Joe Meno’s new novel, The Great Perhaps, is a revelation. It is capital “L” literature that arrived fully formed, seemingly (to me) from nowhere. But, of course, that’s not the case. Meno’s first book Hairstyles of the Damned was a “pitch perfect…coming of age story about finding your own identity that has the ring of truth and awkwardness.” (My mini-review of hairstyles is here.)
In retrospect, I should have been put on notice to find the rest of Meno’s books with a quickness. The author next appeared on my radar when The New York Times’ Paper Cuts blog cheekily asked “Joe who?” in a post about last year’s Story Prize finalists: Jhumpa Lahari, Tobias Wolff, and Joe Meno. Joe was nominated for his short story collection Demons in the Spring. After reading the article, I believe that I actually said aloud – “Damn, I’ve got to check that out.” But didn’t. When I saw that Mr. Meno had a new novel out, the stars finally aligned, and The Great Perhaps made it atop my to be read pile.
The Great Perhaps is the story of a modern Chicago family, each struggling with their own demons. Clouds, literal and figurative, dark and light, hang over the characters lives. The use of clouds in the novel reminded me of the looming chemical cloud of Don Delillo’s “airborne toxic event” in White Noise – a symbol of mortality and the threat of modern life that lurked constantly on the horizon. This connection had me keeping my eye out for other literary antecedents in the book.
Jonathan Casper, the center of the novel, is a modern-day Ahab (and family man). He is a paleontologist obsessed with finding evidence of a long-believed-to-be -extinct giant squid. His obsession with his work is also his refuge – from his teaching duties, from his elderly father’s illness and erratic behavior, from the needs of his immediate family, and, ultimately, from the world at large. Where Ahab was a man of action chasing his obsession, Jonathan stalks his leviathan from a fortress that he withdraws to constructed of blankets in the family’s living room.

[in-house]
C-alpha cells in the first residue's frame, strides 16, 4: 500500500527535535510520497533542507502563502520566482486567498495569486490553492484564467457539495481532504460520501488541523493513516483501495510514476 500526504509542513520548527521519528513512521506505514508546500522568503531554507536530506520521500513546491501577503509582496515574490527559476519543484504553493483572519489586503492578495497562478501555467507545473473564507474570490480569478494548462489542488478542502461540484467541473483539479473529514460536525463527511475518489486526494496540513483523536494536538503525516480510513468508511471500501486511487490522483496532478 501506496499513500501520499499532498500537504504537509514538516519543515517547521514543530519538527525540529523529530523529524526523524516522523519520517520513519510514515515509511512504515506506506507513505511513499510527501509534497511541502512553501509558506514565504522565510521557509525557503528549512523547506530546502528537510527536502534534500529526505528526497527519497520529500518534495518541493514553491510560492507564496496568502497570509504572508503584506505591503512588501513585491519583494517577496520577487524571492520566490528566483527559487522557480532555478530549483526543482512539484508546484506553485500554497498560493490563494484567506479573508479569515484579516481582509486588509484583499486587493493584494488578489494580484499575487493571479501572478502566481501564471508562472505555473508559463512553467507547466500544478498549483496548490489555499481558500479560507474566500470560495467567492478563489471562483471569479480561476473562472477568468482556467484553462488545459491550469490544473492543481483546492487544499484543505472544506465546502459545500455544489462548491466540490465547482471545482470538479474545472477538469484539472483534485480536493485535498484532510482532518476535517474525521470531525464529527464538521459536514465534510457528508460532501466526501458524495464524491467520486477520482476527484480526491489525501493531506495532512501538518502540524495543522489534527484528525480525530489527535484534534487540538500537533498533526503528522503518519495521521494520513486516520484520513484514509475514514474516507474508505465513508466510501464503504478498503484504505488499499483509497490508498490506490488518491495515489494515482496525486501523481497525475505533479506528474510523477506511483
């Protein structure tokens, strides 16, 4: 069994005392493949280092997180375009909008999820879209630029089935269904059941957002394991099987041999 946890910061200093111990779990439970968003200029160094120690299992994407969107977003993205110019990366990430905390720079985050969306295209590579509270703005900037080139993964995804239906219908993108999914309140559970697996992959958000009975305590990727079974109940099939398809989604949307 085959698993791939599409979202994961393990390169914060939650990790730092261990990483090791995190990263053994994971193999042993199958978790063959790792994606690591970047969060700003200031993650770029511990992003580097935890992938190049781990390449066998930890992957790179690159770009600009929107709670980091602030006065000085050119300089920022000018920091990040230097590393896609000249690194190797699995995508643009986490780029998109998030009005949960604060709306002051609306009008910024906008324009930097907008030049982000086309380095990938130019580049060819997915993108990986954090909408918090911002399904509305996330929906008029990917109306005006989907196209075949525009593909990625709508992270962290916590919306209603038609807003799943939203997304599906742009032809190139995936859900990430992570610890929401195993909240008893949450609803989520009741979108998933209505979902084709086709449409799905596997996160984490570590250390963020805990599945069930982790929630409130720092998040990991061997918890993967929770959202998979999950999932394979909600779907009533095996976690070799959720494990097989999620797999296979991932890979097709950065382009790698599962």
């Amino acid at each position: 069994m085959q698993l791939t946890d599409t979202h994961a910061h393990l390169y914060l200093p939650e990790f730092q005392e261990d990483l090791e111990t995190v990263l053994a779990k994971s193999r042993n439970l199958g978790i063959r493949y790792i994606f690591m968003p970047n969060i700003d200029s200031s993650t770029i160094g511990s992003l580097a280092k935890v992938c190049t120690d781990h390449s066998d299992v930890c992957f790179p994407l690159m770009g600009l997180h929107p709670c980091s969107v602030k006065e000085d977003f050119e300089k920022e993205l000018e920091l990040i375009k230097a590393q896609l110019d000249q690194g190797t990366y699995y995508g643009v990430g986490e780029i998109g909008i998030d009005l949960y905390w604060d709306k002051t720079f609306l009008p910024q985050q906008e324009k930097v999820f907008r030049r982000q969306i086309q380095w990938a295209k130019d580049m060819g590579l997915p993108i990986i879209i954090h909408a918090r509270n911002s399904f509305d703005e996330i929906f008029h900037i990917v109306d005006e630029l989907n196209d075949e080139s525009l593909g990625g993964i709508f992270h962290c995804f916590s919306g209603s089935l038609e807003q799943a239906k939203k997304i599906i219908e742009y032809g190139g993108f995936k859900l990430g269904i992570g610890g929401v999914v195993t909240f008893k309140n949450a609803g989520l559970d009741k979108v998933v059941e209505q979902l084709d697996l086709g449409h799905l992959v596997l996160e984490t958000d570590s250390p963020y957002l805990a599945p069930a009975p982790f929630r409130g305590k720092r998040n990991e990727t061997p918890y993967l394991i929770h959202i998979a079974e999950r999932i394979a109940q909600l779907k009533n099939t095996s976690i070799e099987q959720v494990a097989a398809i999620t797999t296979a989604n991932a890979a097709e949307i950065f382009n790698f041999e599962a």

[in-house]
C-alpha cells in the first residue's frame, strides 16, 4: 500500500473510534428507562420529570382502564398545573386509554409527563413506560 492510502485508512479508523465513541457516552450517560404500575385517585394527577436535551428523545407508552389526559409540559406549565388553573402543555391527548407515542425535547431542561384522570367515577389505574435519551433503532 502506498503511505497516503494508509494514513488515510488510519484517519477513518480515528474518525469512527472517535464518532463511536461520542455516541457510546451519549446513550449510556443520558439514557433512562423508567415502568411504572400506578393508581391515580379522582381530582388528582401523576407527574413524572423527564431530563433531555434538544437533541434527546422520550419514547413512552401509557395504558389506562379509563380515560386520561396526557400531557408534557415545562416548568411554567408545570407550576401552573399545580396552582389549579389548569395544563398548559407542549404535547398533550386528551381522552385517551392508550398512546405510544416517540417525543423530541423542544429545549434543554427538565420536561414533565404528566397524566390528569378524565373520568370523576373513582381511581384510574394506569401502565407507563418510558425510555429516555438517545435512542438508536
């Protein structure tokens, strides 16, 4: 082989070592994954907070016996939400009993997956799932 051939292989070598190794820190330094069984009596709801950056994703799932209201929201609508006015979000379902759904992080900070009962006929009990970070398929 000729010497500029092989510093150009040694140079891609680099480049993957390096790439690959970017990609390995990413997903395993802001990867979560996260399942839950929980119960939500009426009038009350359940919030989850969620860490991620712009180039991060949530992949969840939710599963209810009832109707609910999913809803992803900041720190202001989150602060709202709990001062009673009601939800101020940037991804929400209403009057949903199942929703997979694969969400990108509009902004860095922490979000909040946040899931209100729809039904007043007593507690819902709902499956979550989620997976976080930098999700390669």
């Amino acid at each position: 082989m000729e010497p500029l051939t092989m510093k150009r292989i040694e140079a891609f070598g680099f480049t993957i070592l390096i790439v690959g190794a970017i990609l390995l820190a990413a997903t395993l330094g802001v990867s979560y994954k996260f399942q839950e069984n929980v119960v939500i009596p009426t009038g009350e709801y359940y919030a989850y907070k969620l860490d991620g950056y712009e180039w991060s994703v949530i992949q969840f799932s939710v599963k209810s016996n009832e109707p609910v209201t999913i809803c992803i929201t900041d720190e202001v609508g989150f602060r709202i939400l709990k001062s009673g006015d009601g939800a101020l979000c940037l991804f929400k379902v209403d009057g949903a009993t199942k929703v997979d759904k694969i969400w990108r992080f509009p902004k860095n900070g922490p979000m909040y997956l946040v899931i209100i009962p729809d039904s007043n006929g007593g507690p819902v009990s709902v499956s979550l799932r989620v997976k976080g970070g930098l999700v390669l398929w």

Amelia, Jonathan’s oldest daughter, seems a less sure version of the Swede’s daughter Merry from Philip Roth’s American Pastoral. Angry at the world, Amelia begins researching pipe bomb manufacture on the internet when not actively ignoring her sister of firing off angry editorials in the school paper. She fancies herself an anti-capitalist revolutionary, but she has a difficult time getting anyone to care.
Thesbe, the youngest daughter, is named after Ovid’s star crossed-lover. Like her namesake, the modern Thesbe experiences a budding romance that is “forbidden”. Thesbe’s rebellion takes the form imagining herself a deeply religious person in a deeply secular home. Her attempts to pray for herself and her family (having never been shown how) are heartbreaking.
The mother, Madeline Casper, is an experimental psychologist (no literary precursor comes immediately to mind). Her work involves social experiments conducted on pigeons. As her world and reality slowly come unglued, it appears that Madeline’s pigeons hold some of the secrets of human nature. The expression “her head was in the clouds” takes on a nearly literal
Henry, Jonathan’s father, lives a life of decreasing consequence at a nearby nursing home. He has decided to remove his connections to this world by giving away all of his possessions and reducing the number of words he will say each day over time. In the meantime, he is determined to flee the nursing home and catch a plane to Tokyo from O’Hare. His reasons for wanting to visit Tokyo are slowly revealed. (I can’t come up with an antecedent for Grandpa Henry either.)
And, of course, the surname name “Casper” brings to mind the friendly ghost of the comics. These are not bad people. They want to find the solutions to their problems. They are each damaged in some way and are in full retreat from the challenges of daily life. They lack the courage or moral fiber to engage the world and its inherent dangers. Madeline’s studies suggest that this helplessness may be learned and may be even inherited. Which brings us back to Grandpa Henry’s story and its effects on his family that has come to live a ghost existence.
The Great Perhaps is a terrific novel. It is not as bleak as it may sound from my literary name dropping. It’s a novel of warmth and humor. It’s also a novel of substance. I expect to find this novel on many year-end “best of” lists, and it seems inevitable that the days of people asking “Joe who?” may well be over for the author.
We are such big fans of the novel and the author here at BGB, that Russ Marshalek, our man in New York, set out to interview Joe Meno about his work. Be sure to come back tomorrow for that.
Throughout the book, Amelia shows her disdain for American life by listening solely to French music. One song mentioned by name is Marie Laforêt’s Marie Douceur Marie Colère. In Largehearted Boy’s Book Notes, Joe Meno says that the song is “a French cover of the Rolling Stones’ “Paint it Black” and it is one of the most terrifying songs you’ll ever hear.” I had to hunt it down:
Marie Laforêt – Marie Douceur Marie Colère